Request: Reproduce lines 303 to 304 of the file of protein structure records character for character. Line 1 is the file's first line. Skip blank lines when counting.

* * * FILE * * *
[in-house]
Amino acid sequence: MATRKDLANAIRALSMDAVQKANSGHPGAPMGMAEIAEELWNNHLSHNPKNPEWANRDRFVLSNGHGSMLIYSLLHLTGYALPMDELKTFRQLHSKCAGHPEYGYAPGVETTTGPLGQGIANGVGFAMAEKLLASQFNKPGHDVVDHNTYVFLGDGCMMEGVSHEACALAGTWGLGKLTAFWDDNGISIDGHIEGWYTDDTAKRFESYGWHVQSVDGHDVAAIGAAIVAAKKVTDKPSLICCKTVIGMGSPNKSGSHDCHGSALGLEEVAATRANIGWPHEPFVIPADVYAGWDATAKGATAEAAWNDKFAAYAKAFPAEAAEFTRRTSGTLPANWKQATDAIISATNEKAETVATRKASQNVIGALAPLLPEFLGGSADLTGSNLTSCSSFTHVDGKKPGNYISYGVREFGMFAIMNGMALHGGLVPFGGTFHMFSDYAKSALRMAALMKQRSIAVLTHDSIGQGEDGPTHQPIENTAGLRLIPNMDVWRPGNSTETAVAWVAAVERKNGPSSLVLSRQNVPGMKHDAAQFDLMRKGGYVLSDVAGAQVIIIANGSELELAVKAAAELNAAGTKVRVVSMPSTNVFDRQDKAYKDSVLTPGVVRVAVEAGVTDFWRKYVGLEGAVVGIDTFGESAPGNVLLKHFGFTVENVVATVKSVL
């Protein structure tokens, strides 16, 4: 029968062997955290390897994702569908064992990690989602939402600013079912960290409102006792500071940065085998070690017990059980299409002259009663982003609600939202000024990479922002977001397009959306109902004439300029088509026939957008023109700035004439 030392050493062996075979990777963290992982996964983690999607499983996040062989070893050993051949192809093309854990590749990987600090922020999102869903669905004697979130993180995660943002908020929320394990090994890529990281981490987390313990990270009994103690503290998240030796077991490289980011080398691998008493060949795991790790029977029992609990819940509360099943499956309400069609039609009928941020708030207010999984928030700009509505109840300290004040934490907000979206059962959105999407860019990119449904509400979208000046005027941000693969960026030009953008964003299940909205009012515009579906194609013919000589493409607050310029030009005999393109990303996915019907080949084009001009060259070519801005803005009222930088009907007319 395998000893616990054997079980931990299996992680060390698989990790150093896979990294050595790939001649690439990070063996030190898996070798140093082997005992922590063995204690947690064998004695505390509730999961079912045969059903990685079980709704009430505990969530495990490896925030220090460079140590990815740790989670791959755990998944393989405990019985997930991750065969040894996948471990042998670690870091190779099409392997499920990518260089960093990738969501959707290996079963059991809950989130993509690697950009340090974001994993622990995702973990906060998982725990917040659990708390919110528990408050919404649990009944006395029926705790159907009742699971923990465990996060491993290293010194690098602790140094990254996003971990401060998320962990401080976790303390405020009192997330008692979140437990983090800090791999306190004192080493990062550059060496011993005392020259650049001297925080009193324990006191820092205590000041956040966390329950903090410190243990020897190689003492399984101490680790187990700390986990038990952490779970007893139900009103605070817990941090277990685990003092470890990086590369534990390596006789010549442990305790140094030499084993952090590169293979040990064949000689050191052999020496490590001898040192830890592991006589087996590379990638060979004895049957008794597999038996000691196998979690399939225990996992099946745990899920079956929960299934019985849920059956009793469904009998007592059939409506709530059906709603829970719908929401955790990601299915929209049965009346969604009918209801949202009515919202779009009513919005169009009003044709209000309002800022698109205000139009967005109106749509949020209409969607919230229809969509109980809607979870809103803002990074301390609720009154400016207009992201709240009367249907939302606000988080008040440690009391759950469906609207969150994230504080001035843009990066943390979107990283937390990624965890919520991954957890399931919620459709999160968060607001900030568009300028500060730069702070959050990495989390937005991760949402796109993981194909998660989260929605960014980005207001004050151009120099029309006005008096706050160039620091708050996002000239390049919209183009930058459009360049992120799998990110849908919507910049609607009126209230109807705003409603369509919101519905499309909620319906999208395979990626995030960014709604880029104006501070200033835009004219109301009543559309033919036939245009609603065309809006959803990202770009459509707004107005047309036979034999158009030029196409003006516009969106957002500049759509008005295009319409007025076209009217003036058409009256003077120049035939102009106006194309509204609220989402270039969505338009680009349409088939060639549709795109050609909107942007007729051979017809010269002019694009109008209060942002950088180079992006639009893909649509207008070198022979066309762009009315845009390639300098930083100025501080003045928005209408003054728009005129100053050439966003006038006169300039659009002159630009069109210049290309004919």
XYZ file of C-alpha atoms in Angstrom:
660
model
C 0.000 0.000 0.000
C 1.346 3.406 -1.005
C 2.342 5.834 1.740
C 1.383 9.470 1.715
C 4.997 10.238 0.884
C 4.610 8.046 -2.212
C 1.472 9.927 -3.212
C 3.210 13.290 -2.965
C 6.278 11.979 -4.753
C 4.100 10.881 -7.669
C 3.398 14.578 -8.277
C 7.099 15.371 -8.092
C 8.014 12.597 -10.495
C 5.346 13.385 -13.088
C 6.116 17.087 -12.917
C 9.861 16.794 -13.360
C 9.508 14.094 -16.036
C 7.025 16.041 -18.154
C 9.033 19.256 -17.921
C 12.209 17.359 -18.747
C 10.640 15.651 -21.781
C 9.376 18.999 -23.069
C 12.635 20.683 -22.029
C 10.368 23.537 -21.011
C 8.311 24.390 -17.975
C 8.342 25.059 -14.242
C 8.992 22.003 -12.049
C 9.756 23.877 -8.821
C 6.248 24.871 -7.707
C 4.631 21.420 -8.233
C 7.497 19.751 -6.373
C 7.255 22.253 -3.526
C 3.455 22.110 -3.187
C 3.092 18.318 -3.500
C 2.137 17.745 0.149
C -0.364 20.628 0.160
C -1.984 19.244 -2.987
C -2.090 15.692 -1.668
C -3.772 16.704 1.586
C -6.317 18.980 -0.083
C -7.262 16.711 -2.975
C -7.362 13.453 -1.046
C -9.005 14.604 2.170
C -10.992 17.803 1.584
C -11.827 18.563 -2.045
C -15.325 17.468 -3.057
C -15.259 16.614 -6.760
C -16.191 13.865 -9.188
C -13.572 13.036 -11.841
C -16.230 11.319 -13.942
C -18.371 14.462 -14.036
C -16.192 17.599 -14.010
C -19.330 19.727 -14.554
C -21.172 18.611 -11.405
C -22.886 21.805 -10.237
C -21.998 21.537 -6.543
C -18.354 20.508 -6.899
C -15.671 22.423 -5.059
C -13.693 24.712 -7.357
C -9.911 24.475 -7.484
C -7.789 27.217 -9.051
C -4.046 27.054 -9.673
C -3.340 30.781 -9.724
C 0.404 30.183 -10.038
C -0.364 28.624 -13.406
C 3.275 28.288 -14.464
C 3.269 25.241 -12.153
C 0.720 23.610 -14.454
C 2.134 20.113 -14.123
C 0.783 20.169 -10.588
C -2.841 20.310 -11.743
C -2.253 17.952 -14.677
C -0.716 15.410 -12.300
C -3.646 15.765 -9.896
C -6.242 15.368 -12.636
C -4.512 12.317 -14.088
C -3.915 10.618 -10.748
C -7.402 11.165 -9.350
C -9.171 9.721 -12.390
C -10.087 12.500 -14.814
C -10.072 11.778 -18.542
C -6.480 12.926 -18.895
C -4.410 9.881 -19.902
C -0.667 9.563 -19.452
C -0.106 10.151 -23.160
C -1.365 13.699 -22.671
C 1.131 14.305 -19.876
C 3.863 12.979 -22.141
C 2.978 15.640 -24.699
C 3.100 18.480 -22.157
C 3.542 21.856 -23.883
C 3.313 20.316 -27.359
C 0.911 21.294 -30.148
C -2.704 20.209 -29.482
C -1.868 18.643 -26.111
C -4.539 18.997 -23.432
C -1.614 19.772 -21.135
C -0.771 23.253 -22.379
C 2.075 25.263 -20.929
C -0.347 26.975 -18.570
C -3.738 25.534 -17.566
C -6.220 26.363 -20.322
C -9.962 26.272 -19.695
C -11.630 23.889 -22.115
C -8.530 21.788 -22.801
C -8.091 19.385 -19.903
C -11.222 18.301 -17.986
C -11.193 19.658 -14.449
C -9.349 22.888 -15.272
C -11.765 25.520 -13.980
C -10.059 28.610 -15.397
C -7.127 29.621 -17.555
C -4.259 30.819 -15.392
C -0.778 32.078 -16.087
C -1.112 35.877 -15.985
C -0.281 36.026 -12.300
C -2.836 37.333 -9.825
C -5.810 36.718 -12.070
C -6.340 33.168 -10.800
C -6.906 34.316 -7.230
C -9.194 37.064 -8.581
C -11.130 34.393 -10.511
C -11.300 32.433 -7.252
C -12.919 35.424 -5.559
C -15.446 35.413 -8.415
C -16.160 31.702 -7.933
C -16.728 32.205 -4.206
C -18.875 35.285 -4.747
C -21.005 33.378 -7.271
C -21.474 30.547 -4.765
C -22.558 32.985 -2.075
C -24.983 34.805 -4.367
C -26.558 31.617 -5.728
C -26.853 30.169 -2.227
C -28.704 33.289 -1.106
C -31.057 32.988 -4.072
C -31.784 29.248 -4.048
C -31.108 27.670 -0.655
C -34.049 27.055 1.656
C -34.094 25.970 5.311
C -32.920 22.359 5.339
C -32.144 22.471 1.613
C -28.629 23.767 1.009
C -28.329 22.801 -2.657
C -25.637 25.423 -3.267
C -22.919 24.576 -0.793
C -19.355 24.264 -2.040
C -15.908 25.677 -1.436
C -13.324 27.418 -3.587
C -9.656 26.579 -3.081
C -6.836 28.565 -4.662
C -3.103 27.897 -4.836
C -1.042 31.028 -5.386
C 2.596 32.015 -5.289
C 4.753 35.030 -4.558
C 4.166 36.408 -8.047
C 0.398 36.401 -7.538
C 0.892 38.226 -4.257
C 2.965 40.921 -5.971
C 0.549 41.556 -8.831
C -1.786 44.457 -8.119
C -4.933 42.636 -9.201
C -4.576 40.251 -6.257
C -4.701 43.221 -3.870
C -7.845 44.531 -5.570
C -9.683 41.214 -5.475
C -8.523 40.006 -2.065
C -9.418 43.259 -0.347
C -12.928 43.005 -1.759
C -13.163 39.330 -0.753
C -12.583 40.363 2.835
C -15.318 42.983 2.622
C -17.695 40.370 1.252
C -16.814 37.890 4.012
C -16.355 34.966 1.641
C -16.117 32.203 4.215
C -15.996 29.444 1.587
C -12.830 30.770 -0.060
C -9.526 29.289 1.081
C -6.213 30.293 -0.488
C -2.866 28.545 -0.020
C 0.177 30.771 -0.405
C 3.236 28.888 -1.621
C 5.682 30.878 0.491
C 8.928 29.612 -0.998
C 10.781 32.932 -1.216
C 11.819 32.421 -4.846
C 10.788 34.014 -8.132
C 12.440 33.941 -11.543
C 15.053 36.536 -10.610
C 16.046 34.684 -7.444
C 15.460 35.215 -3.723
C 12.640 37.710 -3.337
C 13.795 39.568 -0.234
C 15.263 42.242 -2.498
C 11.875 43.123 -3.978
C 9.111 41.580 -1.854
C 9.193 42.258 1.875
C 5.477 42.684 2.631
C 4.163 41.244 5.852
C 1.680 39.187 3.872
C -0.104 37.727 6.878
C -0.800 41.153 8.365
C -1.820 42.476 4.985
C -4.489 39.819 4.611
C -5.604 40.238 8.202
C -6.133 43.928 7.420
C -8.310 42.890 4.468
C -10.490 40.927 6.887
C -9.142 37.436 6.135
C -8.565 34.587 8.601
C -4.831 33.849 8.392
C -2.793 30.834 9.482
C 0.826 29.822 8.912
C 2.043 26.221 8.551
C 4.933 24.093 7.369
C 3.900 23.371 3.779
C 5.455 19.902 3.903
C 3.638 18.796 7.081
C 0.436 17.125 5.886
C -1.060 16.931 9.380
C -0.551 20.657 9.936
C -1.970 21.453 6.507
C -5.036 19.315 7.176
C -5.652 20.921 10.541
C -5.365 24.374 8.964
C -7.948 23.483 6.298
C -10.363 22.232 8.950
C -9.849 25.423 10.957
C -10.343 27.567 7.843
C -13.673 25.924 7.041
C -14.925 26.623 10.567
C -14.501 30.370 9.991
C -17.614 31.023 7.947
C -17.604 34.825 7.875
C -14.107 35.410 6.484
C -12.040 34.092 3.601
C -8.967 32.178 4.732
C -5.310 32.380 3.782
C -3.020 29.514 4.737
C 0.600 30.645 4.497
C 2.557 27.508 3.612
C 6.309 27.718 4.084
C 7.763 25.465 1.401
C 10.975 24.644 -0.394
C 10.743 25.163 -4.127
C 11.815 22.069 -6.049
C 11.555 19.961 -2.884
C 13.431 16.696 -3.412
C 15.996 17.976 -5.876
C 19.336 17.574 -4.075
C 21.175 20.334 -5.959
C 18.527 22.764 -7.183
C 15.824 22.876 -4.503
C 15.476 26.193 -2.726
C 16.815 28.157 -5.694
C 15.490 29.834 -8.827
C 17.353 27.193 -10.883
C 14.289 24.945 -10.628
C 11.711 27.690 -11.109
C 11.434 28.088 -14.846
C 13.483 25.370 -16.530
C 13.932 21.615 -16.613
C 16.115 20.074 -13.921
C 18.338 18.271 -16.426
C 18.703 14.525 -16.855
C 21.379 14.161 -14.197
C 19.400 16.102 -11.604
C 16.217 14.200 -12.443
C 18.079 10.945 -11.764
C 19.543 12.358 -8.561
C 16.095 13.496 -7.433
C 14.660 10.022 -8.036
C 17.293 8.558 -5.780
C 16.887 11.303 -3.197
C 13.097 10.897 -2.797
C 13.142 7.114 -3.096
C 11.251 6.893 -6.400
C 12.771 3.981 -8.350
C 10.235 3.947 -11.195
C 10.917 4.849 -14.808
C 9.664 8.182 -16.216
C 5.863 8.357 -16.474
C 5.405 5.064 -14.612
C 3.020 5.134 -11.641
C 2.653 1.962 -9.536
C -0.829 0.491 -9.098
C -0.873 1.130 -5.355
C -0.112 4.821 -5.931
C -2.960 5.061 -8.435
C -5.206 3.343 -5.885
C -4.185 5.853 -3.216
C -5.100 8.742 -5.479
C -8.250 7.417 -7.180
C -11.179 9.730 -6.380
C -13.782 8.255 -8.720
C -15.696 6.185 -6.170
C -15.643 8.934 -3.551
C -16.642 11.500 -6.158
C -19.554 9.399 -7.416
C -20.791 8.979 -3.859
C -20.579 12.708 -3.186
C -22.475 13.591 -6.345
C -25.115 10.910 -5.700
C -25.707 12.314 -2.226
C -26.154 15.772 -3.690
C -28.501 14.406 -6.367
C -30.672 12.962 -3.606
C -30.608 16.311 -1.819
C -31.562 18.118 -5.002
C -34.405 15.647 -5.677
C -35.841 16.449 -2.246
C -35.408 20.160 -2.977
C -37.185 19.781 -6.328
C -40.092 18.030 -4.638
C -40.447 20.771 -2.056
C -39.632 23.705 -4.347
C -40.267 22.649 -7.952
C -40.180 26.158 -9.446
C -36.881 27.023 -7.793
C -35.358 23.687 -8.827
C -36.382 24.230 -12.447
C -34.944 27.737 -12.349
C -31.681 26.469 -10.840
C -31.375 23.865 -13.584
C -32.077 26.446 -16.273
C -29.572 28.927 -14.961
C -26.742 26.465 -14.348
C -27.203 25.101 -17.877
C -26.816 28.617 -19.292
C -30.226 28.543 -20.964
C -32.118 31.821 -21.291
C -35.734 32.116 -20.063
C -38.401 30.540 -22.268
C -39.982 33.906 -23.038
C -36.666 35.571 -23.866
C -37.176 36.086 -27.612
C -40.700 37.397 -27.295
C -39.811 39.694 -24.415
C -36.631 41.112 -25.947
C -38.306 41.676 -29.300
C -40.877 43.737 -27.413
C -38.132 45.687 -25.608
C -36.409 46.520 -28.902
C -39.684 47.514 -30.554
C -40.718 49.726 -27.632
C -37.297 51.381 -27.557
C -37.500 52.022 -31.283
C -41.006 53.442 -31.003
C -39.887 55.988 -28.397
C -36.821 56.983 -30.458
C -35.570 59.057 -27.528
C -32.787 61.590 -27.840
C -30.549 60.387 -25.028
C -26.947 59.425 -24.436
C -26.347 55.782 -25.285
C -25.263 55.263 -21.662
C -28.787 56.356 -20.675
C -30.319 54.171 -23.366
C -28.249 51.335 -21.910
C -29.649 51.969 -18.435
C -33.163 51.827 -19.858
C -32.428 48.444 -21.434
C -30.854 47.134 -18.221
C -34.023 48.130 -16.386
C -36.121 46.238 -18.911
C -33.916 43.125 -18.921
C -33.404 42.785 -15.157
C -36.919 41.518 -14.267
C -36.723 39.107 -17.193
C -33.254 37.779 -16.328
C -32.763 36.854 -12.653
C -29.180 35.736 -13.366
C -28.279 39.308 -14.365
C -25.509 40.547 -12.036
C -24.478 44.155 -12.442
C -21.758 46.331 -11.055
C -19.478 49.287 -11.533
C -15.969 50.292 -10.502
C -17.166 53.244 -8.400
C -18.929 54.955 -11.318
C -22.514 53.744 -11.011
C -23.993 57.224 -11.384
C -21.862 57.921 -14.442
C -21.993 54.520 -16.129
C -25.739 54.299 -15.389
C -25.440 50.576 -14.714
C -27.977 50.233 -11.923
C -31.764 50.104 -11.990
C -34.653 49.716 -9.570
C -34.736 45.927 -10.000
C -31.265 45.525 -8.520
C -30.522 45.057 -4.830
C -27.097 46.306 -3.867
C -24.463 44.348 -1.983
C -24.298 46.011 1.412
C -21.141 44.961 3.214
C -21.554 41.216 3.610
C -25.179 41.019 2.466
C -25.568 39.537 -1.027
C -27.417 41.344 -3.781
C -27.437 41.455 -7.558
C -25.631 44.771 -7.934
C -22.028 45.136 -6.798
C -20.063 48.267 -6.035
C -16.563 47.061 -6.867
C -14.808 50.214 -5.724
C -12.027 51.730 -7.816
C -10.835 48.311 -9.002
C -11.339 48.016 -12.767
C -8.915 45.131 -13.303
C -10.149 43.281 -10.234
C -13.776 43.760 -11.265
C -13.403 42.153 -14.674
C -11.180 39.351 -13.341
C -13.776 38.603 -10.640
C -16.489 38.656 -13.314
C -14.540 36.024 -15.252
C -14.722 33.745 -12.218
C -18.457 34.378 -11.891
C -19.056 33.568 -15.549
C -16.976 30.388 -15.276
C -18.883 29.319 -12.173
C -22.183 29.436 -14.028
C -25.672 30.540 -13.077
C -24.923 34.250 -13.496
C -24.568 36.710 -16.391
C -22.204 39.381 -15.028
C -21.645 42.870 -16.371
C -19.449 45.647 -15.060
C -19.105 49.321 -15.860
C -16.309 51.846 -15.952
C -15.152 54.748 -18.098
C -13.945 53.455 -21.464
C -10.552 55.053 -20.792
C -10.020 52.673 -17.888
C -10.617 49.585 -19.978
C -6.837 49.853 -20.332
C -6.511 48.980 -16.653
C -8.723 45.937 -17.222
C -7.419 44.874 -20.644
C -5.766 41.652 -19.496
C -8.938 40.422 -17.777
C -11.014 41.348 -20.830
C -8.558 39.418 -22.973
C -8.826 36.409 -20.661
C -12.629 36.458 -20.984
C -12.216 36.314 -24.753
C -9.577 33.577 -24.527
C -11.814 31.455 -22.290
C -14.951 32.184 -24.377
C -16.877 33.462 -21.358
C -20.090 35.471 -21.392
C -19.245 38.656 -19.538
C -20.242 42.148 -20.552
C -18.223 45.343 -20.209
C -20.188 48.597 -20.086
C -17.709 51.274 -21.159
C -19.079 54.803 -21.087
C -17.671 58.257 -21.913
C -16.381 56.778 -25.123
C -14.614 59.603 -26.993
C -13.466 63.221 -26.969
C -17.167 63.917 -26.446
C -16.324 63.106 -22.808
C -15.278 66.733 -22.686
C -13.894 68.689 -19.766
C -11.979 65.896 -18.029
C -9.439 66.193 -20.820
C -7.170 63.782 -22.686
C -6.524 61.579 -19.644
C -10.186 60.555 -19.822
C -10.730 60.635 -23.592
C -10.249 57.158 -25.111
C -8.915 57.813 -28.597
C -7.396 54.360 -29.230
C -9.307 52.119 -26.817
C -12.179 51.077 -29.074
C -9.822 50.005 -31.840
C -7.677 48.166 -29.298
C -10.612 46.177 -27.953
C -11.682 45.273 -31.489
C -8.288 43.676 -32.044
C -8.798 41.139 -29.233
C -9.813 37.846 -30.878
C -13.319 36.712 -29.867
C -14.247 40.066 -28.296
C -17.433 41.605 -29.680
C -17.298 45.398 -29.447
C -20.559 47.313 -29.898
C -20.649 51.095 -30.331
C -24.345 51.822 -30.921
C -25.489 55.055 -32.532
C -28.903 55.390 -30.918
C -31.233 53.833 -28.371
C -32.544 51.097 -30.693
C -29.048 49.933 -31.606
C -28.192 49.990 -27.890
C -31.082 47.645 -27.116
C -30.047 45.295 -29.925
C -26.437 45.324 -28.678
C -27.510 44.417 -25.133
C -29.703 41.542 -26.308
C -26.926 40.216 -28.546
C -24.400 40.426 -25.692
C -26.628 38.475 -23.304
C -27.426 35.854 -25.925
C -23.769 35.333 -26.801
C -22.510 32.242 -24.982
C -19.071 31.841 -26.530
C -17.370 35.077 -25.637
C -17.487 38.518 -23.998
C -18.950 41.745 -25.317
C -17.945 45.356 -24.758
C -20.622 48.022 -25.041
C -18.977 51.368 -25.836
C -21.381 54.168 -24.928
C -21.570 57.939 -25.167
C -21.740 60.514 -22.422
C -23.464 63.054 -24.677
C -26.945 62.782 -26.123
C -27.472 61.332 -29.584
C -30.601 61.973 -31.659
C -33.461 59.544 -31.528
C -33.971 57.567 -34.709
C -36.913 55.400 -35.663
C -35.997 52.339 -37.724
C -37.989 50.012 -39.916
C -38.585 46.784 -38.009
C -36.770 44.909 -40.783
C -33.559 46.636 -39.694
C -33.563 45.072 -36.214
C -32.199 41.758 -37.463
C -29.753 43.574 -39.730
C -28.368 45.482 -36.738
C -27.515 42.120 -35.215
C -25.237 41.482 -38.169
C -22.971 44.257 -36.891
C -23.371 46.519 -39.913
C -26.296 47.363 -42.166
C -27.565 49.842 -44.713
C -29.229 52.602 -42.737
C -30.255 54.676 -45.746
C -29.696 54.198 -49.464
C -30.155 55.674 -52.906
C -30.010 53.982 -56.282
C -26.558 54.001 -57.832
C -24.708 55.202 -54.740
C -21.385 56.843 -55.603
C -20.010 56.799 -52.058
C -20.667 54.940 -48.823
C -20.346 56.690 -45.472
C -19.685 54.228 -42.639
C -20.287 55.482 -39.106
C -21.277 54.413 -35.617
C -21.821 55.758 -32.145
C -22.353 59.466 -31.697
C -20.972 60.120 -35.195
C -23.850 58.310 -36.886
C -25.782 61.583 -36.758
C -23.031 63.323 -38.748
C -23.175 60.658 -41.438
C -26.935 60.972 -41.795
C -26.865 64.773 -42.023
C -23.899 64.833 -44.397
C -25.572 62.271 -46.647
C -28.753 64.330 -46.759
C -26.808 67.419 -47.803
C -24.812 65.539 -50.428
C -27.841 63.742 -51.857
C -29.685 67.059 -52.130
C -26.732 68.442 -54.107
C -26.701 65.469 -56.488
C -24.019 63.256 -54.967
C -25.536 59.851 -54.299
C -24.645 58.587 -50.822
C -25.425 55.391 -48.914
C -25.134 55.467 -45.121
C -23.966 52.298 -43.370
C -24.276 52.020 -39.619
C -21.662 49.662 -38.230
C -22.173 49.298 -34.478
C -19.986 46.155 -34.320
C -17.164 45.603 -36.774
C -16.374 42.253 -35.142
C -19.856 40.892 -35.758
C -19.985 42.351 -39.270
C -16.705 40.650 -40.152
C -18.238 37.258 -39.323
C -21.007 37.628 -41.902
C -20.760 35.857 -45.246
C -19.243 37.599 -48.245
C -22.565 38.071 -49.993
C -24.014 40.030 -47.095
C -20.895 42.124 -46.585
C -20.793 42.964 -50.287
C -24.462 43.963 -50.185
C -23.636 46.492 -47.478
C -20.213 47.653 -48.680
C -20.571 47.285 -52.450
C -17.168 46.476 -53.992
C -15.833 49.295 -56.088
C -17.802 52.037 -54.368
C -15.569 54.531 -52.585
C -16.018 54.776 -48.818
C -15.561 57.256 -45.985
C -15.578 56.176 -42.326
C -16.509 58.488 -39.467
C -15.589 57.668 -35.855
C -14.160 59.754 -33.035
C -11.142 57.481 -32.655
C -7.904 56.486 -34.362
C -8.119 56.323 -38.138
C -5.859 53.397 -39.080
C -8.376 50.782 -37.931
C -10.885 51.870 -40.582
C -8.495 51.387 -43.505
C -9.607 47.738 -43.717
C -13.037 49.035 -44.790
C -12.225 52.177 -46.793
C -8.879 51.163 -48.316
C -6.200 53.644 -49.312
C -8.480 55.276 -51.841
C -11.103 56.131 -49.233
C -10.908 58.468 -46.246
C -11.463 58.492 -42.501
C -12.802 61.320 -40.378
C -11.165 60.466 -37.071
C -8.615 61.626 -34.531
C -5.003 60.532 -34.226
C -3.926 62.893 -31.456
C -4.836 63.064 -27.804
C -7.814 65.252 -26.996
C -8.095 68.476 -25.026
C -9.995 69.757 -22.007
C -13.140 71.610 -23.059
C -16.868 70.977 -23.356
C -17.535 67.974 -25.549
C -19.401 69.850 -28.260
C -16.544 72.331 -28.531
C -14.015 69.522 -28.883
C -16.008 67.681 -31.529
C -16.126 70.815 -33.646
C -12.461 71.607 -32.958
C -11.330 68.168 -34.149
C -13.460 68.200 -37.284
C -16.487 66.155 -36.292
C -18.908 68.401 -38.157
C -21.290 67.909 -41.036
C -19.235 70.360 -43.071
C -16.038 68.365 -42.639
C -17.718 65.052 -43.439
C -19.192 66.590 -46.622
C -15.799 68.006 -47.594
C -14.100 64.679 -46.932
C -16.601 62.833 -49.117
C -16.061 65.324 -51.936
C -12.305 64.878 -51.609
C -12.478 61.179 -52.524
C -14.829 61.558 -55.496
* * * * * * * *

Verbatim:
C -15.696 6.185 -6.170
C -15.643 8.934 -3.551